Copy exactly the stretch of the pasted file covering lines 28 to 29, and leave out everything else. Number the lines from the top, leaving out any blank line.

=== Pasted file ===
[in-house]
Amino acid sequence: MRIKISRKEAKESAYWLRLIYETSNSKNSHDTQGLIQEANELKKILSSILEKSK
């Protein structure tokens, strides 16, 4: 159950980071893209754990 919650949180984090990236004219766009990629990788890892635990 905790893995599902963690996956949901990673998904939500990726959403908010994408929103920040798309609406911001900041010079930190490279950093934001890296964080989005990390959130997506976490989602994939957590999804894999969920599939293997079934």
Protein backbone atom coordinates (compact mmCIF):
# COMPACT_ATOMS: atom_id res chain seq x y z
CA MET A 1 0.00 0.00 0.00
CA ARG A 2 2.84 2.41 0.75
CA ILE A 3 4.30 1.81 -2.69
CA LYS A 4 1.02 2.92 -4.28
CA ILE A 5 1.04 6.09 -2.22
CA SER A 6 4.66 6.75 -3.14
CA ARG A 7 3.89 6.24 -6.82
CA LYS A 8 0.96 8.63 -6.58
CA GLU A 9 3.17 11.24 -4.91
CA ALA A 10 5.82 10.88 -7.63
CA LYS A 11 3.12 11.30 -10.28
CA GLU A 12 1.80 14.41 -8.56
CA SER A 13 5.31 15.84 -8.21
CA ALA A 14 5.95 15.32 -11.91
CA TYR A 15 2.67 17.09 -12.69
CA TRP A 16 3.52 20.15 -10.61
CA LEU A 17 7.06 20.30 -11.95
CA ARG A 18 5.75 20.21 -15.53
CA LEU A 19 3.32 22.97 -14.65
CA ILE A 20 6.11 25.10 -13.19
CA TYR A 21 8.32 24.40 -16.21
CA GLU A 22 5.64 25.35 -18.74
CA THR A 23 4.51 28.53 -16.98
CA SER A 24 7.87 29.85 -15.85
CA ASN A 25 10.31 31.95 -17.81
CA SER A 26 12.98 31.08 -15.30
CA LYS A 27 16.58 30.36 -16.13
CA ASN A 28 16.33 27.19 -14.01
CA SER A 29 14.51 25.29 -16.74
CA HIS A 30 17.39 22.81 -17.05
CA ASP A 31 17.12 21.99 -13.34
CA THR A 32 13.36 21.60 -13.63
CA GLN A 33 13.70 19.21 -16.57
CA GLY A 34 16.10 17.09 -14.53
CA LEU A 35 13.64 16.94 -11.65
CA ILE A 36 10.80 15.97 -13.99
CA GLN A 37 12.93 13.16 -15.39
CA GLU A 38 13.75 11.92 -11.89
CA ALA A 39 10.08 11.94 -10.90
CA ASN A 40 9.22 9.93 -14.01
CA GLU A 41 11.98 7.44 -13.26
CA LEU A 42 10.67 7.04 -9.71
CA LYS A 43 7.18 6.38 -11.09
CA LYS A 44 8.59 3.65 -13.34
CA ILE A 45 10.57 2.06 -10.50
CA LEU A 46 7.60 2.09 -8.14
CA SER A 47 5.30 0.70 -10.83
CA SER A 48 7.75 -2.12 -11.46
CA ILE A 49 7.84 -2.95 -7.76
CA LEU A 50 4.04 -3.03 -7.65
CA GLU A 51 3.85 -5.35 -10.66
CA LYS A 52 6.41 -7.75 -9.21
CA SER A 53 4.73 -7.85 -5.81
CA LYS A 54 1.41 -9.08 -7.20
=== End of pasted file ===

CA THR A 23 4.51 28.53 -16.98
CA SER A 24 7.87 29.85 -15.85